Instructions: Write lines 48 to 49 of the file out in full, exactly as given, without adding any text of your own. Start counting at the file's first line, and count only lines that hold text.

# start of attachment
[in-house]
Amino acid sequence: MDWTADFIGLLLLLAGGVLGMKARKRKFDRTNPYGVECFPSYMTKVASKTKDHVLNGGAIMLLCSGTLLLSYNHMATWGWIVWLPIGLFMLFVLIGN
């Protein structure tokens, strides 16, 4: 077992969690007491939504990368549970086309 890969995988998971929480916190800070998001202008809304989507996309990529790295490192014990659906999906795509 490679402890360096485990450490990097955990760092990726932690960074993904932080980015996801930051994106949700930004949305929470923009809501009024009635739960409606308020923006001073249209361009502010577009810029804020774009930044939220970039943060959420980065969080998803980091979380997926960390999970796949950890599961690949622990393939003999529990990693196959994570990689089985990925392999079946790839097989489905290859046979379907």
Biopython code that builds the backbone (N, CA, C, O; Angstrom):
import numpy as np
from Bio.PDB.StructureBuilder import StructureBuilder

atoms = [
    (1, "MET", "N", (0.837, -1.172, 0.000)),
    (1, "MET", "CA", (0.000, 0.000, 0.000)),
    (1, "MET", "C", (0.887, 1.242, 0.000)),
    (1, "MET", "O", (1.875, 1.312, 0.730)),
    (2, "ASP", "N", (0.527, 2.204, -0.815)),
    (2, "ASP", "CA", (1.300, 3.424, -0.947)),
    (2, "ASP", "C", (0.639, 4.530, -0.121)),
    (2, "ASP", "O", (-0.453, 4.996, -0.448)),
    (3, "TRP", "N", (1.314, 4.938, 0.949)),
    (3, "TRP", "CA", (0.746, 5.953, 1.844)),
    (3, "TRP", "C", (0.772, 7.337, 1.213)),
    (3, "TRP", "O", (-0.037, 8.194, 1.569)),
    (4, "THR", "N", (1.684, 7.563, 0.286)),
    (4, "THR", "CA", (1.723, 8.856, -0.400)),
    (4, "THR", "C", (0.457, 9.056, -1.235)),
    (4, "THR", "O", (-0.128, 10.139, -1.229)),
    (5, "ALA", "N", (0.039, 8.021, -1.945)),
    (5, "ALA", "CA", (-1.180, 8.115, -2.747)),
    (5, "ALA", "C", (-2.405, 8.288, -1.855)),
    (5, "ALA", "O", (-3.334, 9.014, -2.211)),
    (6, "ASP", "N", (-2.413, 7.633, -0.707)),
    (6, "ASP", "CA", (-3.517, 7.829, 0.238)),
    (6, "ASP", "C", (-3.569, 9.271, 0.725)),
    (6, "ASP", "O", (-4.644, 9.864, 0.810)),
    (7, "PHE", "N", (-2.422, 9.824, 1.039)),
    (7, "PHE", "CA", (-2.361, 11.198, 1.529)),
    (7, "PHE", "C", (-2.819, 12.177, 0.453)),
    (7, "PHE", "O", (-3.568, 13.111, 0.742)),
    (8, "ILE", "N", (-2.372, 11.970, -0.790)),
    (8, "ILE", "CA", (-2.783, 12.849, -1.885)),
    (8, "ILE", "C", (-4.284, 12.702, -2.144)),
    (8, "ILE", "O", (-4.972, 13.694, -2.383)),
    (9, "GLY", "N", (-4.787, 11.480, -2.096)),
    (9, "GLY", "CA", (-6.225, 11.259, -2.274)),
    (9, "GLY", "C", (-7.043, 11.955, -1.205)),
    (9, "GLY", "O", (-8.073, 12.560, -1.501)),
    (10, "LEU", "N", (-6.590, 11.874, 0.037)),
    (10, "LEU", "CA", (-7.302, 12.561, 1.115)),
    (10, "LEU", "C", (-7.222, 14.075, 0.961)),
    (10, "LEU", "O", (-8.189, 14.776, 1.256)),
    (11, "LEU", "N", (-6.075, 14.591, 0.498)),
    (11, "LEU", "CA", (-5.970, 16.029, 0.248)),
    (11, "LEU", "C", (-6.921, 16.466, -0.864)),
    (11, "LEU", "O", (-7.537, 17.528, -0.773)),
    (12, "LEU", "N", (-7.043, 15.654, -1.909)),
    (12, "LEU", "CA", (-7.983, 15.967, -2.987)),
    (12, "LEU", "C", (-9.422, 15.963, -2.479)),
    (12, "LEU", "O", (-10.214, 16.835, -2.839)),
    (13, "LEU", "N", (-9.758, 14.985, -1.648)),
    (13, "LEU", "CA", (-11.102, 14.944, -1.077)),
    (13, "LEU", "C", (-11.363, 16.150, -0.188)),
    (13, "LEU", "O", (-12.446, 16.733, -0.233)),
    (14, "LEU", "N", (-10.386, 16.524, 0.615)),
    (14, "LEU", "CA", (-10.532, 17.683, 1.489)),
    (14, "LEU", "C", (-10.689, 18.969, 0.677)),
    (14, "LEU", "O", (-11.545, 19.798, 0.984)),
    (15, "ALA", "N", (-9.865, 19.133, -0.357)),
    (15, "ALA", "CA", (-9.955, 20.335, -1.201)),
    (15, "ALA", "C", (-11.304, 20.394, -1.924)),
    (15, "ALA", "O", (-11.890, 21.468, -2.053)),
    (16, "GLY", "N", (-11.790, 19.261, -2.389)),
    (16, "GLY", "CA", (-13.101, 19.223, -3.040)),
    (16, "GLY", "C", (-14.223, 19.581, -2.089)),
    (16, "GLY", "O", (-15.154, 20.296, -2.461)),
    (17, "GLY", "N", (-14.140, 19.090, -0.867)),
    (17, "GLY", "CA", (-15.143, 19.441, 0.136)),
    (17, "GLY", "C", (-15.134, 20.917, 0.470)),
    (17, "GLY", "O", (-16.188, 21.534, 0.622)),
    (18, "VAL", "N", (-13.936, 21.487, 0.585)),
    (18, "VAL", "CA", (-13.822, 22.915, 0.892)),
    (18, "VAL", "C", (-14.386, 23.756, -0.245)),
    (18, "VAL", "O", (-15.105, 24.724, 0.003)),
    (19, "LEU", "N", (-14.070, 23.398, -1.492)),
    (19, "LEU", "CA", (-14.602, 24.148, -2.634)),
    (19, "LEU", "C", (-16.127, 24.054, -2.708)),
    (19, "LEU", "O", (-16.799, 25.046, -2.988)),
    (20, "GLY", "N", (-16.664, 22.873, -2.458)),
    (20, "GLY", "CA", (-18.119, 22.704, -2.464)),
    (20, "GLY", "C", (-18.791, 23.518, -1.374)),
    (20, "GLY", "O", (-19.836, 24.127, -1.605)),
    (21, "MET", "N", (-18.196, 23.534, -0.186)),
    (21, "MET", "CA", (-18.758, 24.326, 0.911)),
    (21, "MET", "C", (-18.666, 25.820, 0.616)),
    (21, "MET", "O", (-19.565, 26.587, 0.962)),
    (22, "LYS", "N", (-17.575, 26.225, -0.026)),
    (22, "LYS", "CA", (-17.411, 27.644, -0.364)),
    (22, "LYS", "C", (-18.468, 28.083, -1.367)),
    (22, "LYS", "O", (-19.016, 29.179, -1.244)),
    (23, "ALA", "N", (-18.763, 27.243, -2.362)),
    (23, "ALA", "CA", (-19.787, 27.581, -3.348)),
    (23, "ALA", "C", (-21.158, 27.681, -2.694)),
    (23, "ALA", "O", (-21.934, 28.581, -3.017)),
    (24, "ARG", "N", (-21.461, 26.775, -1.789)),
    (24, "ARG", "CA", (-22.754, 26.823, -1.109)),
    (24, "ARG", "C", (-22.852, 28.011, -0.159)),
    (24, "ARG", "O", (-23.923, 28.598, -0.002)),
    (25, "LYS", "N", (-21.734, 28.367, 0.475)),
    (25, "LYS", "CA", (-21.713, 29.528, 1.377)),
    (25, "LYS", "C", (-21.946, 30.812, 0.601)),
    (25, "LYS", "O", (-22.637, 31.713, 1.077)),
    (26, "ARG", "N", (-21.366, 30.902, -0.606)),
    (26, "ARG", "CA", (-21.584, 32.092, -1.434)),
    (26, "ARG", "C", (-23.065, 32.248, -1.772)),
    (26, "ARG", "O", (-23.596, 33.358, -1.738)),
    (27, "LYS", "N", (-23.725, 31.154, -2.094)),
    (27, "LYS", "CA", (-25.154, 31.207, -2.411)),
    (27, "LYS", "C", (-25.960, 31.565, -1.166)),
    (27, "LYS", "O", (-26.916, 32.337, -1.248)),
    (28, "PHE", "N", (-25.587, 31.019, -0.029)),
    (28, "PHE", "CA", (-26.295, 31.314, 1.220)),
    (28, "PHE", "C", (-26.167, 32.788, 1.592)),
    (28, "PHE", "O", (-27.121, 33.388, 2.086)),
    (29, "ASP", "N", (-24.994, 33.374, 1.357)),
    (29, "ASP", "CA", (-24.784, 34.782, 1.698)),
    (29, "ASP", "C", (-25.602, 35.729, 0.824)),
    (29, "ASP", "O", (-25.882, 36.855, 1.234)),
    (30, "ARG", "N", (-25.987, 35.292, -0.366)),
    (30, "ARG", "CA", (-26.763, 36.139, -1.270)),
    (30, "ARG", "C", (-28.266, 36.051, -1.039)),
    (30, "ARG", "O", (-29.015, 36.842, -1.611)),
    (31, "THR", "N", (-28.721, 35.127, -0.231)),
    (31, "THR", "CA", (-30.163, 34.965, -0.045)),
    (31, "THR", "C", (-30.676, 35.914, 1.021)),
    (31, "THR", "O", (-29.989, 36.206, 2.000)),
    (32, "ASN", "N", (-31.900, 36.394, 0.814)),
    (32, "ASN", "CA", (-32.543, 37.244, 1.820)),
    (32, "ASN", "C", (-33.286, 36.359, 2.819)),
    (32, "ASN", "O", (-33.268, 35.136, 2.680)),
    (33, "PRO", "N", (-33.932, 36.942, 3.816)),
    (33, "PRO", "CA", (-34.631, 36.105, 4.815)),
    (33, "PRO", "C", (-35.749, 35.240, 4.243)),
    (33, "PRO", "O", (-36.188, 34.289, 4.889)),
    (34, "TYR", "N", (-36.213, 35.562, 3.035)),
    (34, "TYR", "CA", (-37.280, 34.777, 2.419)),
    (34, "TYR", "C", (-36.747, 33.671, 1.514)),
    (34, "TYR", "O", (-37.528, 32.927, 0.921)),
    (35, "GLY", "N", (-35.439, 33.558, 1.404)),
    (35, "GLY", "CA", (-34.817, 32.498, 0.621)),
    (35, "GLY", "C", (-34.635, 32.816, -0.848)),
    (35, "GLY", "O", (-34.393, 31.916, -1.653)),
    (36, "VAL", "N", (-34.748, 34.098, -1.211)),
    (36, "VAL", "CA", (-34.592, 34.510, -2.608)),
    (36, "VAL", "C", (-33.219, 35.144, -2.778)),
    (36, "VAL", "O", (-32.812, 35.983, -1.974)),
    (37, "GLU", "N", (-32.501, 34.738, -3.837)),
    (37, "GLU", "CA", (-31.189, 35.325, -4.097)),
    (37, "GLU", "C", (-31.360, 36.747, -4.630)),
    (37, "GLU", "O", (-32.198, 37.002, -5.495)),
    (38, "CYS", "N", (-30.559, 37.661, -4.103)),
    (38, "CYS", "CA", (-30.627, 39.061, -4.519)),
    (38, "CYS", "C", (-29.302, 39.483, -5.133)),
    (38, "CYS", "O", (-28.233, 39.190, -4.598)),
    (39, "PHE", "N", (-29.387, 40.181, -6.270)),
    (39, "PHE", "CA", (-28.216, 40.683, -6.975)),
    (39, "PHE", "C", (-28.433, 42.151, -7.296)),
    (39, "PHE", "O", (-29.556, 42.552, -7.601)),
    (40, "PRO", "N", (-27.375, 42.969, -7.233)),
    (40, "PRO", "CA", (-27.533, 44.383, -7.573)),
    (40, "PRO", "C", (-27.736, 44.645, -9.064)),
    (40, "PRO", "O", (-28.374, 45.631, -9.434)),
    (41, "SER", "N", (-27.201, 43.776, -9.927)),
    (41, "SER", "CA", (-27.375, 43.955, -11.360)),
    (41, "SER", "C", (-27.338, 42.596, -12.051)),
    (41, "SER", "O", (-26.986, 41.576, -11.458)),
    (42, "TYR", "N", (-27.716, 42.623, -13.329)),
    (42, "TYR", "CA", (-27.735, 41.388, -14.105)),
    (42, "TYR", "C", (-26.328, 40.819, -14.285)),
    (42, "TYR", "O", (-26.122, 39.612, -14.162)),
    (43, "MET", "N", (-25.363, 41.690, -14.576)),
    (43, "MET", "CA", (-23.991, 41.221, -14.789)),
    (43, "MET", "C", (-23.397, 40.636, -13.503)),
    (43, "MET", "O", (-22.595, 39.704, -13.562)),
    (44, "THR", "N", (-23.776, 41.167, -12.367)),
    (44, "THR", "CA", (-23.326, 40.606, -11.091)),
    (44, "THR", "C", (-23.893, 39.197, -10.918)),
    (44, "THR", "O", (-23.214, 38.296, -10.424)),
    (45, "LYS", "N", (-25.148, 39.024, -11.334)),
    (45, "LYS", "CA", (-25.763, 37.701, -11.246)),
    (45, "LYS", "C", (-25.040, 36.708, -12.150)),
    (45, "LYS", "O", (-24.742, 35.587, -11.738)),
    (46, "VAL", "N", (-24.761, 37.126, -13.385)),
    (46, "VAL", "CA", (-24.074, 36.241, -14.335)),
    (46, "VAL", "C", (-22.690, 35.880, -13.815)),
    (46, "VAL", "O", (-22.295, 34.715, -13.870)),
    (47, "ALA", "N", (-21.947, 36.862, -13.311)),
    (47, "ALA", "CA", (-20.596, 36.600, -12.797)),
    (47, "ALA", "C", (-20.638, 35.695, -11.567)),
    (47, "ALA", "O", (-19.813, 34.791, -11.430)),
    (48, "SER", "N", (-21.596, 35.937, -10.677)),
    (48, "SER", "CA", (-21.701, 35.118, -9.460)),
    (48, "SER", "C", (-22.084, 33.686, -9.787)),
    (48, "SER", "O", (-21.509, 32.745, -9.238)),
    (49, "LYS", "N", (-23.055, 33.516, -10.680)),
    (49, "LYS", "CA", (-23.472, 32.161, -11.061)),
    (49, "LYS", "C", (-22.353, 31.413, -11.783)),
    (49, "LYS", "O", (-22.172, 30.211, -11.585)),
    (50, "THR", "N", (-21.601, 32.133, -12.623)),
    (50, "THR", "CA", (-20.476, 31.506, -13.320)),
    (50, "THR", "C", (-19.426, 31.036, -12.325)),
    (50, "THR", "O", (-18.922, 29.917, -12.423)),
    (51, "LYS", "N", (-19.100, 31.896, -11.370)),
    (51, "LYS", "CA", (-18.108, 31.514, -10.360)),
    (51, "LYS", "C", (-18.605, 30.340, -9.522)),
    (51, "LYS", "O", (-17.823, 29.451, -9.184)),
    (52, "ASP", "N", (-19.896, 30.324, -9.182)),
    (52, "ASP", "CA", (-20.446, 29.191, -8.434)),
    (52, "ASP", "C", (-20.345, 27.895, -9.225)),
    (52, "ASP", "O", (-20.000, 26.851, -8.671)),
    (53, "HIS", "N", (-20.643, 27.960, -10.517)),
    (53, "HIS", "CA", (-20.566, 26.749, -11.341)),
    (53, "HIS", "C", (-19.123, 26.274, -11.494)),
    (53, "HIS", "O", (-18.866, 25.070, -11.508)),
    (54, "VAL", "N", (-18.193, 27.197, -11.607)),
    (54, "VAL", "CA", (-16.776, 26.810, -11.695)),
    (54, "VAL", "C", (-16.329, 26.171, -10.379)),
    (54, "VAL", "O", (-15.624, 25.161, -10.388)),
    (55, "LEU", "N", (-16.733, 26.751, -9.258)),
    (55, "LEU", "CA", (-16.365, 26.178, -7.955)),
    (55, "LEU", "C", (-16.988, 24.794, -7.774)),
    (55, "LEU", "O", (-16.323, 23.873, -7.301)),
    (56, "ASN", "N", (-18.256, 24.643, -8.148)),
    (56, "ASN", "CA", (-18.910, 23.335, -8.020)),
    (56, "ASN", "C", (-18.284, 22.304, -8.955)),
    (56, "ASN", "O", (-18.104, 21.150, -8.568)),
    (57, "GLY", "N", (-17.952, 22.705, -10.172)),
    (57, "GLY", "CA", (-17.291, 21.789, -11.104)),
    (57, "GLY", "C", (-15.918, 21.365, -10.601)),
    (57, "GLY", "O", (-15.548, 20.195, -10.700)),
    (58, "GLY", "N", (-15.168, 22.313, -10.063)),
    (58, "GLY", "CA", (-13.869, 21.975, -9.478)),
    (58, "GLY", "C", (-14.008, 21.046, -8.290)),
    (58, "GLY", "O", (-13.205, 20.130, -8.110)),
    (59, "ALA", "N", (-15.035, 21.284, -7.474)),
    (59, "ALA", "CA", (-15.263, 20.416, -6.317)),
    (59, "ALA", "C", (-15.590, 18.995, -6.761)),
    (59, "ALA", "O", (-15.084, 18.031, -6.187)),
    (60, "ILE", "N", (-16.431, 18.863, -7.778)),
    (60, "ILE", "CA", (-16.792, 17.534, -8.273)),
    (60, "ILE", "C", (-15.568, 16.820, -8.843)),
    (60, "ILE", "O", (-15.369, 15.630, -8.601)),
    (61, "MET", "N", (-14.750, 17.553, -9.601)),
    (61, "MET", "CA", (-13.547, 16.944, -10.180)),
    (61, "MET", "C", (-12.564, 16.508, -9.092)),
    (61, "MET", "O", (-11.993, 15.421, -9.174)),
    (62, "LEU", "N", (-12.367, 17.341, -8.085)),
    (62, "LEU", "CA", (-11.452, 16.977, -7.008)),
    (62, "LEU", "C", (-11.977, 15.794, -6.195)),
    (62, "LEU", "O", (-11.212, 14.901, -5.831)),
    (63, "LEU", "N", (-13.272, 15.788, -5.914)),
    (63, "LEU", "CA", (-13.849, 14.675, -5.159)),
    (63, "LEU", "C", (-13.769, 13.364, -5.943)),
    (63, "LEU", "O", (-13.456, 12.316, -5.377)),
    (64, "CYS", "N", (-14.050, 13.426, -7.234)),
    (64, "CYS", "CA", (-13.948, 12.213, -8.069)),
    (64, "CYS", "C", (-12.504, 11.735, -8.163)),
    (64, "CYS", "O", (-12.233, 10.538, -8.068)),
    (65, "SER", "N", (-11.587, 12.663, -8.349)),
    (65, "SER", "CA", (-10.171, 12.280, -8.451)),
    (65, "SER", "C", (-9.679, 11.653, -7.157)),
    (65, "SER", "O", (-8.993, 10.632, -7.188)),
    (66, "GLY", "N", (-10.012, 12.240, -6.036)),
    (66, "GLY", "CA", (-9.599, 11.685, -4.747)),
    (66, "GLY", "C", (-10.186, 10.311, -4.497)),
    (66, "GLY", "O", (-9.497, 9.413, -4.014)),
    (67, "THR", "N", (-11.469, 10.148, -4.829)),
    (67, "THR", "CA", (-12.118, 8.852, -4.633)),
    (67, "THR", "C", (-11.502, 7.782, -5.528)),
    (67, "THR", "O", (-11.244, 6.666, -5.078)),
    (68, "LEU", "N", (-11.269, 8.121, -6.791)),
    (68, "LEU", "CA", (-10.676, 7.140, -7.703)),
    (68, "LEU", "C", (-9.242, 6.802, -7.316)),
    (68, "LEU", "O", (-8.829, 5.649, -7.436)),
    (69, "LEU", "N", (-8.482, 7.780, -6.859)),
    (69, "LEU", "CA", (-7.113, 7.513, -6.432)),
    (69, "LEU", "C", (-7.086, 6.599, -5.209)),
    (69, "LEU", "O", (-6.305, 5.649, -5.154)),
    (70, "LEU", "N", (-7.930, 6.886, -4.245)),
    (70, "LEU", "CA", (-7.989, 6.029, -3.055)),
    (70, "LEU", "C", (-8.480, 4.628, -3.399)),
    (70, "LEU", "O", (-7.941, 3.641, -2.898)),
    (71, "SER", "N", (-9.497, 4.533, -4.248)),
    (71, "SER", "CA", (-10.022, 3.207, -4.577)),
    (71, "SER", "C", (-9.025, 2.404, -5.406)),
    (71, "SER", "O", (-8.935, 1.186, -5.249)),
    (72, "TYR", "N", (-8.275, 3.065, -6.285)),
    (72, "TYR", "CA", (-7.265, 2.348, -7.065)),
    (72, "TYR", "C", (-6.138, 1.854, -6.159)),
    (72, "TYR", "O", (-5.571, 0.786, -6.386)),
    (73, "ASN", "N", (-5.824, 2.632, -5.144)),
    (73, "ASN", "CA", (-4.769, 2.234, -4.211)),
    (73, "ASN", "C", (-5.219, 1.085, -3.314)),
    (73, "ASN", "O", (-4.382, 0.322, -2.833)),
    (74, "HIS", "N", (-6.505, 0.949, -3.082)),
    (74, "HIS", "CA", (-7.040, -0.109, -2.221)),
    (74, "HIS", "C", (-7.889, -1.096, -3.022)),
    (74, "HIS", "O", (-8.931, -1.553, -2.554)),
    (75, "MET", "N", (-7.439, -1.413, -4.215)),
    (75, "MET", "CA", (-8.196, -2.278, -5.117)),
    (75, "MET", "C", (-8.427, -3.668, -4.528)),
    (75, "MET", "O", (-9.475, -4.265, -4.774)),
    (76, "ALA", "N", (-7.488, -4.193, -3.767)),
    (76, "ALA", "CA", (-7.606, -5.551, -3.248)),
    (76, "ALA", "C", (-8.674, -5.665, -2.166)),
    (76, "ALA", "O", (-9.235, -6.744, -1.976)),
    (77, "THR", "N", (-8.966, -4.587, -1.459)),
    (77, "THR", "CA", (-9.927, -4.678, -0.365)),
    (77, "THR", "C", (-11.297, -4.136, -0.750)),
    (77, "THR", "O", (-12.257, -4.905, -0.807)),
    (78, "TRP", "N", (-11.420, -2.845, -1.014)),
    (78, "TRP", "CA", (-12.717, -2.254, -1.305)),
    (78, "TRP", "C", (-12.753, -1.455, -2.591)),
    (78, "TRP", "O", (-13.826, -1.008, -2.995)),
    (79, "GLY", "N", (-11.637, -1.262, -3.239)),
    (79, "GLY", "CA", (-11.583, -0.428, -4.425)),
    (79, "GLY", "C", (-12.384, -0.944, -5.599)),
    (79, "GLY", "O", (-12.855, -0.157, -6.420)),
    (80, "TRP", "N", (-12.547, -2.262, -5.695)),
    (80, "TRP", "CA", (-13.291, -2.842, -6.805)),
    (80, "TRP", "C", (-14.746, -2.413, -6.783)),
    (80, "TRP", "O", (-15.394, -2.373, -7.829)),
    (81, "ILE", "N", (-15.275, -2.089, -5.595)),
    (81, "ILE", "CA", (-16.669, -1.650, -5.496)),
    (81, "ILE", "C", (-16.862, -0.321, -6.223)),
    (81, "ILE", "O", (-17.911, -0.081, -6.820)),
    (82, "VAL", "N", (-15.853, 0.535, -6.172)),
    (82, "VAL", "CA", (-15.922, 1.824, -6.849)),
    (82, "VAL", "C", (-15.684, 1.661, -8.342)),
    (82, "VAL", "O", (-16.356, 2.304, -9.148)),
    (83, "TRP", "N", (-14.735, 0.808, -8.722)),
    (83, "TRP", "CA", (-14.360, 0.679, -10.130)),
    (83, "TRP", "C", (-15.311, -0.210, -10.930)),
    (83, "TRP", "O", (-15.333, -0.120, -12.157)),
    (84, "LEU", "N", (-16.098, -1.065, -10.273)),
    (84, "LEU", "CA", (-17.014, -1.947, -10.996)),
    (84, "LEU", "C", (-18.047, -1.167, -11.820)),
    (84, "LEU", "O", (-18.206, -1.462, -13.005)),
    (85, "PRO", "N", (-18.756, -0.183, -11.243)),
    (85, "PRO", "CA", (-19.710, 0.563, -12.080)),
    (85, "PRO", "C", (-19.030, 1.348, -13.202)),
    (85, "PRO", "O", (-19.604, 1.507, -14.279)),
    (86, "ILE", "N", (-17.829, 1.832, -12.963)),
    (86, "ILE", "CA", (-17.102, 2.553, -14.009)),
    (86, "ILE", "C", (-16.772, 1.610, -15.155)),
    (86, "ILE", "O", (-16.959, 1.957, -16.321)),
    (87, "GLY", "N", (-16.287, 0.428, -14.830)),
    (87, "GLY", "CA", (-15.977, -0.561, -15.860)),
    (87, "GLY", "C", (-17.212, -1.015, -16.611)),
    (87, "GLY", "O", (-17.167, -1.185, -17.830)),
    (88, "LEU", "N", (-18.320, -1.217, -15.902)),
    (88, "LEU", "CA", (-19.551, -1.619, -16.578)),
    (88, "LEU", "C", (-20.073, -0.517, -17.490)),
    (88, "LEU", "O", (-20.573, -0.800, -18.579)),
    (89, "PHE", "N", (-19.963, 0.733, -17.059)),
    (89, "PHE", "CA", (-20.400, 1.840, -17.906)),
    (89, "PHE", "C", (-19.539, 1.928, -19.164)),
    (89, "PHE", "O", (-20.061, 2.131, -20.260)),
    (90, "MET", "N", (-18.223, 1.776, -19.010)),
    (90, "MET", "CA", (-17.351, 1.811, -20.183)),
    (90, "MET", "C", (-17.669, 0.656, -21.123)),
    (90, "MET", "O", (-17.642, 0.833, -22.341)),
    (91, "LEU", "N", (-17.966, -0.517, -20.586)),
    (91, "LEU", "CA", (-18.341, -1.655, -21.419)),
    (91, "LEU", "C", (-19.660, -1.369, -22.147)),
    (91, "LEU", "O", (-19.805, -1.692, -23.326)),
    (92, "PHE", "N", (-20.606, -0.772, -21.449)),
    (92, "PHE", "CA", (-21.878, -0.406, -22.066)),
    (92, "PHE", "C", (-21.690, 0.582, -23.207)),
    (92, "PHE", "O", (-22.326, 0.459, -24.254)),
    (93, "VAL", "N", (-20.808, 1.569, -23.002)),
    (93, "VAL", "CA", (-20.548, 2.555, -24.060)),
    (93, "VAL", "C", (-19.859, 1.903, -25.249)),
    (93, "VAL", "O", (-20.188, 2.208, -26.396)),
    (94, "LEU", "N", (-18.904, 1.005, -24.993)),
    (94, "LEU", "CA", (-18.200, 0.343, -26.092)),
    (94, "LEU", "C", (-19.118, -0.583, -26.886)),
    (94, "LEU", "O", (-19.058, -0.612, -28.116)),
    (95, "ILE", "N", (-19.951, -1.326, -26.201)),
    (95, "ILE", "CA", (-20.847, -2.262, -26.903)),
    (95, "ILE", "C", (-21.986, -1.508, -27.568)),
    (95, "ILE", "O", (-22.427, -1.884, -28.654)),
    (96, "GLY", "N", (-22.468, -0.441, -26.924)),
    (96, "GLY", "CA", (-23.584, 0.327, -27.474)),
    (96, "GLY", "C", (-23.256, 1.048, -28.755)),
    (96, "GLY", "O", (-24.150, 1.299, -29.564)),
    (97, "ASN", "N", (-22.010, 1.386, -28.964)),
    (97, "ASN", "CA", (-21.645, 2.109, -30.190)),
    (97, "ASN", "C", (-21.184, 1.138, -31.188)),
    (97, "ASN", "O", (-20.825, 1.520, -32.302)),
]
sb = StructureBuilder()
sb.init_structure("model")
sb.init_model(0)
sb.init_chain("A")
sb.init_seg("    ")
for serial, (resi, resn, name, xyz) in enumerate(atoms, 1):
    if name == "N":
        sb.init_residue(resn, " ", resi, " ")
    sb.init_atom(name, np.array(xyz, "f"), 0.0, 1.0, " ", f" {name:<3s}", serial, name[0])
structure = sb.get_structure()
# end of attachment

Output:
    (11, "LEU", "N", (-6.075, 14.591, 0.498)),
    (11, "LEU", "CA", (-5.970, 16.029, 0.248)),